Primary voters whittle down the candidate list for the first time
POSTED: 01:37 a.m. HST, Aug 10, 2014
LAST UPDATED: 10:26 a.m. HST, Aug 10, 2014
Voters Saturday narrowed the candidate choices for five seats on the Office of Hawaiian Affairs board of trustees -- an election that comes at a critical juncture as Native Hawaiians step up their pursuit of political self-determination.
One of the incumbents, Peter Apo, was elected outright by getting more than 50 percent of the votes cast -- excluding blank ballots -- for the Oahu seat.
Two other incumbents who faced primary challengers also are headed to the general election, according to nearly complete returns, while a third one advanced automatically.
Carmen Hulu Lindsey, the Maui incumbent, received a pass Saturday because she faced only one challenger, Mahealani Wendt, a community volunteer.
Because the top two vote-getters for that seat move on to the November ballot, neither Lindsey nor Wendt had to run in the primary.
Apo soundly beat a field of three other candidates to win the Oahu seat outright, according to tallies from all 245 precincts.
The six top vote-getters among the 16 vying for the three at-large slots advanced to the general.
The trustee seats up for grabs in November are for four-year terms.
Incumbents John D. Waihee and Rowena Akana tallied enough votes to move on to the general election, according to near-complete returns.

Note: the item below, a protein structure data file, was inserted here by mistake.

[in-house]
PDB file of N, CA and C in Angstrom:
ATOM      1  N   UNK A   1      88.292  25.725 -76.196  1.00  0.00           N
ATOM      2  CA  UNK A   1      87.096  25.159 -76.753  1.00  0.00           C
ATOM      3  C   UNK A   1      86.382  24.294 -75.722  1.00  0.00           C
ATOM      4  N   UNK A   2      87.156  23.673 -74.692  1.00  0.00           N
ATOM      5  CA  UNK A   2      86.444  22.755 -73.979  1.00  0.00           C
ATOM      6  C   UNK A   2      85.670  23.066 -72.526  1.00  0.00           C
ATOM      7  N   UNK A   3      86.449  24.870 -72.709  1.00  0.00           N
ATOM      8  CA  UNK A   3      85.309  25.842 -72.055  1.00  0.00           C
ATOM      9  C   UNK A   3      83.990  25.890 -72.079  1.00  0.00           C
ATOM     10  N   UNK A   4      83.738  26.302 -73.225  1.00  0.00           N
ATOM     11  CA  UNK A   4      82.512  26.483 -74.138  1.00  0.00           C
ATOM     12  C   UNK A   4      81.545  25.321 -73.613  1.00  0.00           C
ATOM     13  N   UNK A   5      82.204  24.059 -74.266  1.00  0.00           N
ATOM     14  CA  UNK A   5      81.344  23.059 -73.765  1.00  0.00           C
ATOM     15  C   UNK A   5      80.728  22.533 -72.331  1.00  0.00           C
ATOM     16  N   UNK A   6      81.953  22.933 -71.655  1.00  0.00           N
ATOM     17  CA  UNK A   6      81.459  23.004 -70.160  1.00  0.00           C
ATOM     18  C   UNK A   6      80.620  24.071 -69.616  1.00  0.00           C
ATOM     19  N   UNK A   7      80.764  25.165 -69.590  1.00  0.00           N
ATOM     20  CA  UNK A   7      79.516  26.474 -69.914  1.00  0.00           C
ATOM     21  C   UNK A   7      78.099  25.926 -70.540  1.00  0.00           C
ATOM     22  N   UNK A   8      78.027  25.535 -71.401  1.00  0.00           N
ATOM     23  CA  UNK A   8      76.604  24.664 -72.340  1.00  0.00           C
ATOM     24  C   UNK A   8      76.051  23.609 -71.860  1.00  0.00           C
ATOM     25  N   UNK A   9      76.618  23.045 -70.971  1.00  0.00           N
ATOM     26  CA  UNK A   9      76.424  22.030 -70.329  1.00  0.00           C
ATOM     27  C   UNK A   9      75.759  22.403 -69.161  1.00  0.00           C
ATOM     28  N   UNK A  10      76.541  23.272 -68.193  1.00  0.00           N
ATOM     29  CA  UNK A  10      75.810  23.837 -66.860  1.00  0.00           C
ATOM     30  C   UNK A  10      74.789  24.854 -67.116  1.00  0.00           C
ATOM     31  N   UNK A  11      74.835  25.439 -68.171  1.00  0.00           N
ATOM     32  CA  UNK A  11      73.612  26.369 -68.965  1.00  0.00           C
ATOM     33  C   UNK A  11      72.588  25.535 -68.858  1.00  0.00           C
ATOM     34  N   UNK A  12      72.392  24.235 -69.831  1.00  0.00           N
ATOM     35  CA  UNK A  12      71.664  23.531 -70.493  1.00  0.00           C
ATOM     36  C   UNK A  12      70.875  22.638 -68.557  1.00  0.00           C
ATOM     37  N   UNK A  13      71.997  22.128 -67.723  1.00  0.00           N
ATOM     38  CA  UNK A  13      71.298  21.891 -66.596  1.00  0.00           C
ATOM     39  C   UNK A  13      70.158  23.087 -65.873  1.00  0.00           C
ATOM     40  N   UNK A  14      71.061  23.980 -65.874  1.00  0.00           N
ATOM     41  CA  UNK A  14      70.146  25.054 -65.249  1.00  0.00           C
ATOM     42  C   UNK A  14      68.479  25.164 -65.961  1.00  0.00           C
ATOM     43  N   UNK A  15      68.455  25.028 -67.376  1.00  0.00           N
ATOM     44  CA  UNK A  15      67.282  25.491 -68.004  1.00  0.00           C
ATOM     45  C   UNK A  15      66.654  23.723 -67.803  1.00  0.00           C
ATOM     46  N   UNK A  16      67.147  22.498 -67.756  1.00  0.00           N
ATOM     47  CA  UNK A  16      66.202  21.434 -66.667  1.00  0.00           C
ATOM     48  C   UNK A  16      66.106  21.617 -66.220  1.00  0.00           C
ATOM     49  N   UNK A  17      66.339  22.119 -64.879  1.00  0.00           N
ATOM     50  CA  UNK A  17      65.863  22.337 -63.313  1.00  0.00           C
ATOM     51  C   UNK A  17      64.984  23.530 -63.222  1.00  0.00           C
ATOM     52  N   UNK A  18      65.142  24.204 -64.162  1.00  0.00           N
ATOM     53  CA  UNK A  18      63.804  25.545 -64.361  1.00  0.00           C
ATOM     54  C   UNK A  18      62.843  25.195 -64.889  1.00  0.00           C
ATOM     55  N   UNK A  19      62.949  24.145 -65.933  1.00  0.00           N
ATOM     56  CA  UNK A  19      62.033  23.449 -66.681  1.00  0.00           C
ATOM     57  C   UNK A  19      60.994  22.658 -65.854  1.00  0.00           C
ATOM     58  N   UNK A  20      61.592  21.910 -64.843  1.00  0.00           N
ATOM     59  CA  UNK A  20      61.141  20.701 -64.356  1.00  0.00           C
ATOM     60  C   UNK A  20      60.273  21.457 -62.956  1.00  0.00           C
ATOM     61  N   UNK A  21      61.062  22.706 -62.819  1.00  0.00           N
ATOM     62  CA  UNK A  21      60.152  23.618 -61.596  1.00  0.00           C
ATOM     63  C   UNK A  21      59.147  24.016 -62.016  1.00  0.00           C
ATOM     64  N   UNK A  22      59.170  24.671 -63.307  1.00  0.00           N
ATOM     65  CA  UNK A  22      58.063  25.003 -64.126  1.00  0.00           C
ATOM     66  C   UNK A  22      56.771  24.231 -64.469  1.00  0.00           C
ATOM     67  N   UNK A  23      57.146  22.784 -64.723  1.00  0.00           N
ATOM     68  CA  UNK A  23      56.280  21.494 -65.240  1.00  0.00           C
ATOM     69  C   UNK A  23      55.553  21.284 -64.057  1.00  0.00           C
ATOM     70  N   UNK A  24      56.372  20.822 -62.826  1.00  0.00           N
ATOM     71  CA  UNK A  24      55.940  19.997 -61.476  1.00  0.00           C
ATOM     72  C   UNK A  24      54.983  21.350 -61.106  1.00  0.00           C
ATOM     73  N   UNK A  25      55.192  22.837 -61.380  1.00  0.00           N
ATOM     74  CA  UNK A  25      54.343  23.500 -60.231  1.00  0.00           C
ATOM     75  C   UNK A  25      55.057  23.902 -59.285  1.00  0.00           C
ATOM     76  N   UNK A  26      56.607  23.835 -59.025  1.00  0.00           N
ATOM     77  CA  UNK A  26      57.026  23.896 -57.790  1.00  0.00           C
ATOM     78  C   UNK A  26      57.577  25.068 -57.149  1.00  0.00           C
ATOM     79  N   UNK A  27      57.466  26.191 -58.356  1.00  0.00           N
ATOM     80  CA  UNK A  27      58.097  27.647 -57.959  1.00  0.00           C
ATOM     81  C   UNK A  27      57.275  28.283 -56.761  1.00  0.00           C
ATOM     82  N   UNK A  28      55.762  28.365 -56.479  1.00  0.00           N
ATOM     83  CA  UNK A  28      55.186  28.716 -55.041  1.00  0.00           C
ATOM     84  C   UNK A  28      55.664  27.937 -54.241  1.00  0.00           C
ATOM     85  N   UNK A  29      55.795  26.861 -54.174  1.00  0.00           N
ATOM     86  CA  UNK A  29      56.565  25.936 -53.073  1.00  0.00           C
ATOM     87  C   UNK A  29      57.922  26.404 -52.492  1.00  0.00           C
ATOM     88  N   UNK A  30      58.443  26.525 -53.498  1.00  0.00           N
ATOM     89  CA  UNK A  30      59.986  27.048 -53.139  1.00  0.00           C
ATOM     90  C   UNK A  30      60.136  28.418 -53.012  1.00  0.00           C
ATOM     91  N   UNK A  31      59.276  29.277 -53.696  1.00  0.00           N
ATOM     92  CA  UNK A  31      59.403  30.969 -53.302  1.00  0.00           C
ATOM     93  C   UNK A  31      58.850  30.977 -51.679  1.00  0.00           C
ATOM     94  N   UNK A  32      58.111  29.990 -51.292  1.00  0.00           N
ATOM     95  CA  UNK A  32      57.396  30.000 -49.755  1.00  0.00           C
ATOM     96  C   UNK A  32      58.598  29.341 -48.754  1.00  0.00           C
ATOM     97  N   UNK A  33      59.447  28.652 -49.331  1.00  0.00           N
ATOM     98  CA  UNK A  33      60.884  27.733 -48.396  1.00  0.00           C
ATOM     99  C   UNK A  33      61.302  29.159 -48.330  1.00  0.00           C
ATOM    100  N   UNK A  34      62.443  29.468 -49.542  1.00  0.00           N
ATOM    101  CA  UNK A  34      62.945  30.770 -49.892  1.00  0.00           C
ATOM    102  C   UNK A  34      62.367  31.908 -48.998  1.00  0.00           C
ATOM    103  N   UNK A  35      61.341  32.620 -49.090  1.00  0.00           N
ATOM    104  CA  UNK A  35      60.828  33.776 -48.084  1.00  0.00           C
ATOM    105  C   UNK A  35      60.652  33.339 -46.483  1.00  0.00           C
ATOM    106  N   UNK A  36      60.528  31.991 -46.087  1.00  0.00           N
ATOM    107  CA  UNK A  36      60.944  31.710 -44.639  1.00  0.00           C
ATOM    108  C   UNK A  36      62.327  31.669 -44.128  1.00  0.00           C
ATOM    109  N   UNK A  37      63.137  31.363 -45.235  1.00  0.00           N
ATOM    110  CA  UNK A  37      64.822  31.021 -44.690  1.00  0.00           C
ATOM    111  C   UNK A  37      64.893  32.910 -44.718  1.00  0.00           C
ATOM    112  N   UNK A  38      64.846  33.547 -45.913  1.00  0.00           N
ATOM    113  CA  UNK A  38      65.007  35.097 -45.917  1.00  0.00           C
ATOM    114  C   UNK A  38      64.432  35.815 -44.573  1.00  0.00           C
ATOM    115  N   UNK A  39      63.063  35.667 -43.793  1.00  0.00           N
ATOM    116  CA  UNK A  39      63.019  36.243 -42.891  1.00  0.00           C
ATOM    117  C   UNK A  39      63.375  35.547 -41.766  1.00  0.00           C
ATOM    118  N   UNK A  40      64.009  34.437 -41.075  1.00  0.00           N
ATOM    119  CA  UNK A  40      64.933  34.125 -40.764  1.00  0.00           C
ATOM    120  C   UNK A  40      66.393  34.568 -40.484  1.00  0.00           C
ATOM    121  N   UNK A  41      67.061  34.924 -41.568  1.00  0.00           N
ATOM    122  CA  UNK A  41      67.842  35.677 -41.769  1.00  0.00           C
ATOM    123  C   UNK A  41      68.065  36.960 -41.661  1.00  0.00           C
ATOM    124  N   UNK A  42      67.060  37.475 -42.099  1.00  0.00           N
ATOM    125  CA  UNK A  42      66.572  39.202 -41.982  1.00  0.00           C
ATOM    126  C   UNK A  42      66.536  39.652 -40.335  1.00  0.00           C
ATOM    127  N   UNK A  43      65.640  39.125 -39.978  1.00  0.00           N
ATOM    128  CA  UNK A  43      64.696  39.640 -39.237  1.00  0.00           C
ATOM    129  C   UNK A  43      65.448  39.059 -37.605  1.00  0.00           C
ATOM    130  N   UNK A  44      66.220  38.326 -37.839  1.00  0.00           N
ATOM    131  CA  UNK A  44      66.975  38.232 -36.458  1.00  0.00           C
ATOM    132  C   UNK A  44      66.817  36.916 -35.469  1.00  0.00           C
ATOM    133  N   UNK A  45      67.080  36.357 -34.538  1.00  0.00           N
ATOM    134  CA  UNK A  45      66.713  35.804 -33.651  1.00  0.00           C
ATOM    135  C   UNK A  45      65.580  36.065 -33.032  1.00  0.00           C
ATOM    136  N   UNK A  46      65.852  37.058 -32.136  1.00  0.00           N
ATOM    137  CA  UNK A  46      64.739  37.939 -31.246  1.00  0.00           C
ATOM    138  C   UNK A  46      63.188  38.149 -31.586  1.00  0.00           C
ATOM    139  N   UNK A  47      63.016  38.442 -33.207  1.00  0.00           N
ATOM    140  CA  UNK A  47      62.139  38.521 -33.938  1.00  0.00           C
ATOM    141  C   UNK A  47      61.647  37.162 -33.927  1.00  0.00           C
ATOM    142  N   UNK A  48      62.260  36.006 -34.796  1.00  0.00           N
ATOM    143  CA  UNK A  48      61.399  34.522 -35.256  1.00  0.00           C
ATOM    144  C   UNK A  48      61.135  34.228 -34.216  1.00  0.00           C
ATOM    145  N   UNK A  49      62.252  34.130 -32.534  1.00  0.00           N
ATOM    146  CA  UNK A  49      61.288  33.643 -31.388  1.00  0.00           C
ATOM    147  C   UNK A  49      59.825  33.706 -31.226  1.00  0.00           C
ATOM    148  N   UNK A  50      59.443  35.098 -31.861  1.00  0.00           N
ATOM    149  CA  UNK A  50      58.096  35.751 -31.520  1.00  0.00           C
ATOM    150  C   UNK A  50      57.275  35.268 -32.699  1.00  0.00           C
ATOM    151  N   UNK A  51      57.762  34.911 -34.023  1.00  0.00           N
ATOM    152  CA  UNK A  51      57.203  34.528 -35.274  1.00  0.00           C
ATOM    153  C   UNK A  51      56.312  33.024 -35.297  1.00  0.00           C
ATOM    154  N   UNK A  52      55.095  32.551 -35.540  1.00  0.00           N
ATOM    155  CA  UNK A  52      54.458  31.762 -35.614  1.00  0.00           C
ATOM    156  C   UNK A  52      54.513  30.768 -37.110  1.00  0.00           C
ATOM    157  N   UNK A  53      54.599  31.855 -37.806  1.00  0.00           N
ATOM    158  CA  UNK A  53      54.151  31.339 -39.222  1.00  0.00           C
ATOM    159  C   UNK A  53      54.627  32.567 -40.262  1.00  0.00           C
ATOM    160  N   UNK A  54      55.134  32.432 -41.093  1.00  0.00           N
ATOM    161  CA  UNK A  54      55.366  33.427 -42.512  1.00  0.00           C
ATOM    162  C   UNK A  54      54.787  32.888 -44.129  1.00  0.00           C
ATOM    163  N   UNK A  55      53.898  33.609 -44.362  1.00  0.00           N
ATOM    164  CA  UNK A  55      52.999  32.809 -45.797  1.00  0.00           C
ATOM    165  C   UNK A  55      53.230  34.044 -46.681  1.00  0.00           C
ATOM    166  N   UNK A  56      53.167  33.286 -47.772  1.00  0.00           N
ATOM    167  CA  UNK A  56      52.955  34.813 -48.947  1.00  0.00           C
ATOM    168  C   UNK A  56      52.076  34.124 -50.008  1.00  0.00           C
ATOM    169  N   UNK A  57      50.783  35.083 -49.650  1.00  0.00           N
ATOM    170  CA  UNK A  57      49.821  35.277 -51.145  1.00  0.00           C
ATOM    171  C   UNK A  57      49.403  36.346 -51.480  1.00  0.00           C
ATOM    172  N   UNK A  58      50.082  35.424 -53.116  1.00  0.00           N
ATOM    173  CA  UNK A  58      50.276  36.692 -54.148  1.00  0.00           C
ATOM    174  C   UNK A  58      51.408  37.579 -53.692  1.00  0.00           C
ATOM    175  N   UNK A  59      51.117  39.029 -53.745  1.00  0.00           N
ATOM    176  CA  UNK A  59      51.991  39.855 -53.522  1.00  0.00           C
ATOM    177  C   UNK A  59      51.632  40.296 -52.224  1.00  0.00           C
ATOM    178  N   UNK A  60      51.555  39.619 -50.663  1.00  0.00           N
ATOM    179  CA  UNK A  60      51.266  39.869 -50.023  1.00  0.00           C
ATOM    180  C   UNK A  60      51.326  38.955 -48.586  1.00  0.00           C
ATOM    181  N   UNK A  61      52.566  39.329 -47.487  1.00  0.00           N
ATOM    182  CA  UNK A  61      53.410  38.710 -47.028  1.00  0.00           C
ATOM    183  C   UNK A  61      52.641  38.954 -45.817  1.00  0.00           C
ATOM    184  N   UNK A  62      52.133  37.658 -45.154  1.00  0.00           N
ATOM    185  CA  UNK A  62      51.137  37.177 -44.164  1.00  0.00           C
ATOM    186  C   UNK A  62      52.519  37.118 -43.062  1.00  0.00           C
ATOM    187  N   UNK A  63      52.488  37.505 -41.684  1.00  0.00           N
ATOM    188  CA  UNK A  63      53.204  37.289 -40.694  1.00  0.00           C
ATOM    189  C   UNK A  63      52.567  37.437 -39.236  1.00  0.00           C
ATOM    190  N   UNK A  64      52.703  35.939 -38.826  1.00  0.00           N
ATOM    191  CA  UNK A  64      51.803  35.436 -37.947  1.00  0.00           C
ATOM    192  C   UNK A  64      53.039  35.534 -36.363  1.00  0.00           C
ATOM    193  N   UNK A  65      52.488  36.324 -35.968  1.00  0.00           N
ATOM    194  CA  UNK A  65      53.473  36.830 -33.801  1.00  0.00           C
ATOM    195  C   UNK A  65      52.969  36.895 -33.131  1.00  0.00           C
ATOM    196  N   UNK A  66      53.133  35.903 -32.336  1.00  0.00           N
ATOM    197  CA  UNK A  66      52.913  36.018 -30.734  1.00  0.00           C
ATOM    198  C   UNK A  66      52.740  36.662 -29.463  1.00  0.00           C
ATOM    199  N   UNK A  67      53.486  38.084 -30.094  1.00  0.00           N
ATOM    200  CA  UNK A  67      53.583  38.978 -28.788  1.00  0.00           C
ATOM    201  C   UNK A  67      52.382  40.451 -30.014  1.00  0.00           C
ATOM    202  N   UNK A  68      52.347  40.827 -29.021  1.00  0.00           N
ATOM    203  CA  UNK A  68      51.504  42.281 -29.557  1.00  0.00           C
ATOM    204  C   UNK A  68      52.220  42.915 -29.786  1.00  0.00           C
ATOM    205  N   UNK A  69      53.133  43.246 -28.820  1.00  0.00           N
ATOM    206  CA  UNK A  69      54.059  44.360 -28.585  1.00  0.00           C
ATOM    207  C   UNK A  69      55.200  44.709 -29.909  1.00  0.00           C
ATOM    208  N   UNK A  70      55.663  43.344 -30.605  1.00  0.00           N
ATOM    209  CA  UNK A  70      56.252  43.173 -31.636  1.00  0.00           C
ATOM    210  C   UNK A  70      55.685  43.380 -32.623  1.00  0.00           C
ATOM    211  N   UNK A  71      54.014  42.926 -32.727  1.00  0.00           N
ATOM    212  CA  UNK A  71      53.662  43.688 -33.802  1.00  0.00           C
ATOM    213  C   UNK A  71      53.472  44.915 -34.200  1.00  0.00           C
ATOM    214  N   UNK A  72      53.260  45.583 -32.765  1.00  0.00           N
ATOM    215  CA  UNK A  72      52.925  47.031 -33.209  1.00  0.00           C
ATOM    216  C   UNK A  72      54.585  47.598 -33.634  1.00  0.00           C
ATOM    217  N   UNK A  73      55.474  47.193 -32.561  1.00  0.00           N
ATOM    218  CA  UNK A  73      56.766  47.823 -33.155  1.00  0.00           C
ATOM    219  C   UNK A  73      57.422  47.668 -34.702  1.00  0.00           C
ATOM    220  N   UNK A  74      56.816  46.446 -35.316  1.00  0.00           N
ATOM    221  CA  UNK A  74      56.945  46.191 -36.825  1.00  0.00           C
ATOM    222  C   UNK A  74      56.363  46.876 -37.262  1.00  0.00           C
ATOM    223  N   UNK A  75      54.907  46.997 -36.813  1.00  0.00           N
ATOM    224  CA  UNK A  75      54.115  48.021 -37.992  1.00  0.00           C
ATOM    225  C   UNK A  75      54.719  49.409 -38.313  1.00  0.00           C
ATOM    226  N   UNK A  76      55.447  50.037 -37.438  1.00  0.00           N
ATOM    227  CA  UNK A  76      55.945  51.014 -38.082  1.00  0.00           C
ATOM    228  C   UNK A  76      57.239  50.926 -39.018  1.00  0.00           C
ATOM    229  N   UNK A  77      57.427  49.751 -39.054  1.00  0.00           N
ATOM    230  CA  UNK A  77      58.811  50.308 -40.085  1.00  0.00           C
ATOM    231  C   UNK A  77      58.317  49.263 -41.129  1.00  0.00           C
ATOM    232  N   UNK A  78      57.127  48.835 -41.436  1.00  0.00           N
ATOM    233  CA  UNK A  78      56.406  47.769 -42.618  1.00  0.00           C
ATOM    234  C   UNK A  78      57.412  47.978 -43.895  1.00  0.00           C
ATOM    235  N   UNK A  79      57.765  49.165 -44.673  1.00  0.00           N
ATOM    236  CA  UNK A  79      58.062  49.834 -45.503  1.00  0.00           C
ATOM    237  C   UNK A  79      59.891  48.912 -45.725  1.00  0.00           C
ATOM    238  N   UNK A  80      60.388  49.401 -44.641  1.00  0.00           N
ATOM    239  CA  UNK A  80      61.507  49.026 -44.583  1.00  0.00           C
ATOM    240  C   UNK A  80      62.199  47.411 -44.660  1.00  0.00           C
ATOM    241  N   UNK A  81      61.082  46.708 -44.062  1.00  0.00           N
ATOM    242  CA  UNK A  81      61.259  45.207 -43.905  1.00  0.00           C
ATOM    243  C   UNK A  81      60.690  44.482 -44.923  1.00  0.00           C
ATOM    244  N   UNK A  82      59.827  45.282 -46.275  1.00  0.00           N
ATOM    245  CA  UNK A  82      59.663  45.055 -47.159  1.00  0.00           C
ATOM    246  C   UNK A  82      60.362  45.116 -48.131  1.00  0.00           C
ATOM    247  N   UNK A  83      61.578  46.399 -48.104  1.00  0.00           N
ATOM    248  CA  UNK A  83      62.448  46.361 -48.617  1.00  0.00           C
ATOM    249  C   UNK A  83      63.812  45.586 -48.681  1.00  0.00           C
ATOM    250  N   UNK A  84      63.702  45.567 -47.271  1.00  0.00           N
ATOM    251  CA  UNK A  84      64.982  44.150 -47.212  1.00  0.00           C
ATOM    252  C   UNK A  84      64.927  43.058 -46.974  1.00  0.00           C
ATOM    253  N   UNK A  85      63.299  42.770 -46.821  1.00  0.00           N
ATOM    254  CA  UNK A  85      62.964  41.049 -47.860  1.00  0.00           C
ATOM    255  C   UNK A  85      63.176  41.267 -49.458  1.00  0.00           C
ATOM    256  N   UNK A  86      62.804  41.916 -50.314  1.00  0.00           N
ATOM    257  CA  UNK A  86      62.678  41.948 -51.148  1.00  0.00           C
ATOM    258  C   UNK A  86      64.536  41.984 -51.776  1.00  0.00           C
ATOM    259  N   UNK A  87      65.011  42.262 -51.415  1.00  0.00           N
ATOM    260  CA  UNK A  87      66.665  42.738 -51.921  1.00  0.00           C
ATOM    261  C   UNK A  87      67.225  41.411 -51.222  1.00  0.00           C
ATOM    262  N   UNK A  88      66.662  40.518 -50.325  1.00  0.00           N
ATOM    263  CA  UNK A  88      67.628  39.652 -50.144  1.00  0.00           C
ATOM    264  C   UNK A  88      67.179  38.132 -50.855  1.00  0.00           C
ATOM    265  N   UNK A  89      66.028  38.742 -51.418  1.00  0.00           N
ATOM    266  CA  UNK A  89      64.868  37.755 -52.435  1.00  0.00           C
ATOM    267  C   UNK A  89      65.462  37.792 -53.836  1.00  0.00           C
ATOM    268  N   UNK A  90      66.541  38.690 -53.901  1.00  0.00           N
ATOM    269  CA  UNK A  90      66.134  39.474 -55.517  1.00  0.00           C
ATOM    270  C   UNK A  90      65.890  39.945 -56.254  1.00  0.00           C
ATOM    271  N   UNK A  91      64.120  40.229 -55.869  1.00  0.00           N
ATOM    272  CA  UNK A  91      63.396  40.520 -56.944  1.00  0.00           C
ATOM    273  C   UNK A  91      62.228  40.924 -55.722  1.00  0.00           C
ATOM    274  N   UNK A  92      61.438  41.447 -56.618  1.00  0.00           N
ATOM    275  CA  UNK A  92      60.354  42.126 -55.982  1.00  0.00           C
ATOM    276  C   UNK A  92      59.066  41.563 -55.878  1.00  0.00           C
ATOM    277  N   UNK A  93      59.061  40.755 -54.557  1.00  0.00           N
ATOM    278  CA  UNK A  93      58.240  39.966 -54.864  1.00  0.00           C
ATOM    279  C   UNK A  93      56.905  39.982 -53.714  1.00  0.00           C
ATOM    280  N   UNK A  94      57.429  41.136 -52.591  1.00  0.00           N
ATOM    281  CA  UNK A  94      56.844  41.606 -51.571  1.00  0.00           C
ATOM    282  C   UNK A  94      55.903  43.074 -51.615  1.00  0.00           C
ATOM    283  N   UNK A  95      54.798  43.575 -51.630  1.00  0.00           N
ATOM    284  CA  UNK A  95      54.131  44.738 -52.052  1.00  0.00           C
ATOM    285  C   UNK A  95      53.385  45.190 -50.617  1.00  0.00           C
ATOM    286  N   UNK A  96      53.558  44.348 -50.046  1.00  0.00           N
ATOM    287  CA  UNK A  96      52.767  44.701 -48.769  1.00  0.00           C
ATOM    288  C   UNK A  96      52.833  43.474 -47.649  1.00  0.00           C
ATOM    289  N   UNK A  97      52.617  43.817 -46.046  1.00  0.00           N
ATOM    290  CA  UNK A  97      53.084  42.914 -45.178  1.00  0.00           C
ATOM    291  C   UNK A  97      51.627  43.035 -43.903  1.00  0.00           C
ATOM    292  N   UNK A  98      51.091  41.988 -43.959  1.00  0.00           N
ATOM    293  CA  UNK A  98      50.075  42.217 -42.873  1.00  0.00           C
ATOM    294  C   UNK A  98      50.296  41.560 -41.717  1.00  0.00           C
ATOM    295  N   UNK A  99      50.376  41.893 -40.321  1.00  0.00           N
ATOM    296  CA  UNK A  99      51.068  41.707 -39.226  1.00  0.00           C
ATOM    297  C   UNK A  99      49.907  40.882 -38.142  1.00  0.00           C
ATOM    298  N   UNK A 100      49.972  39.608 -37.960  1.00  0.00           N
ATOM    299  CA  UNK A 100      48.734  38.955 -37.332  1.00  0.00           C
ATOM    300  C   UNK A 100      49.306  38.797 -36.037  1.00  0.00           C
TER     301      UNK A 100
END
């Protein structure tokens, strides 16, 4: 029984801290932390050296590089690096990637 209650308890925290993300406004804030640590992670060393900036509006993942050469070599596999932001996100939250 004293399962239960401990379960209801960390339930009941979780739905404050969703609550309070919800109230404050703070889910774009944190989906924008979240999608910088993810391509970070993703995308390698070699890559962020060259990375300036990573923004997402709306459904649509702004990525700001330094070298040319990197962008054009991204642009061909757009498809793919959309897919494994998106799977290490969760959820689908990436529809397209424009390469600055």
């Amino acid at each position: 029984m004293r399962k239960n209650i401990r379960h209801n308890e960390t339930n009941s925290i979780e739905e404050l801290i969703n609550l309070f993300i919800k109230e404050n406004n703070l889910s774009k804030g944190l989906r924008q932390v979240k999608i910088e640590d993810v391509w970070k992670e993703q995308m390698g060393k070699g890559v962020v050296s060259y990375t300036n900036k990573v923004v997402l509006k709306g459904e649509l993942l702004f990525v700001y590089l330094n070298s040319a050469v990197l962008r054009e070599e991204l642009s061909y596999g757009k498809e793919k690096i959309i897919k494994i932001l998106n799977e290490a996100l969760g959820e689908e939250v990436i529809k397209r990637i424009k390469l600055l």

The two candidates are trying to retain two of the three at-large slots in the mix.
Waihee and Akana were the top two at-large vote-getters, while Lei "Leina'ala" Ahu Isa, a principal broker at Hilton Grand Vacations Club Hawaii; Mililani Trask, principal at Indigenous Consultants LLC; Keli'i Akina, Grassroot Institute of Hawaii president; and Harvey H. McInerny, a Lunalilo Trust trustee, rounded out the top six.
It was the first time OHA used the primary election to narrow the field of candidates.
Previously, the top vote-getting candidates in the November election won their seats outright.
But the Legislature changed the law last year to bring the primary election into the process.
Apo, the top finisher of all the candidates with about 85,000 votes, said he believed his message of "one people, one Hawaii" resonated with voters.
The election comes as the question of Native Hawaiian sovereignty has generated controversy and headlines in recent months.
Two separate efforts are underway: an OHA-backed nation-building process and the Obama administration's exploration of an administrative process for recognizing a future Native Hawaiian government.
Some in the Hawaiian community strongly oppose both efforts.
Akina, the Grassroot Institute president, said he believed his message of unifying Hawaii rather than creating a race-based nation appealed to voters.
OHA in July approved a six-month extension to its nation-building effort, delaying the election of delegates until January, a convention until April and a referendum to July 2015.
In June the U.S. Department of Interior held a series of raucous public meetings in Hawaii to get feedback on the possibility of pursuing recognition through an administrative route.
The vast majority of people who testified at the 15 meetings bitterly opposed any Interior Department involvement in Hawaiian affairs.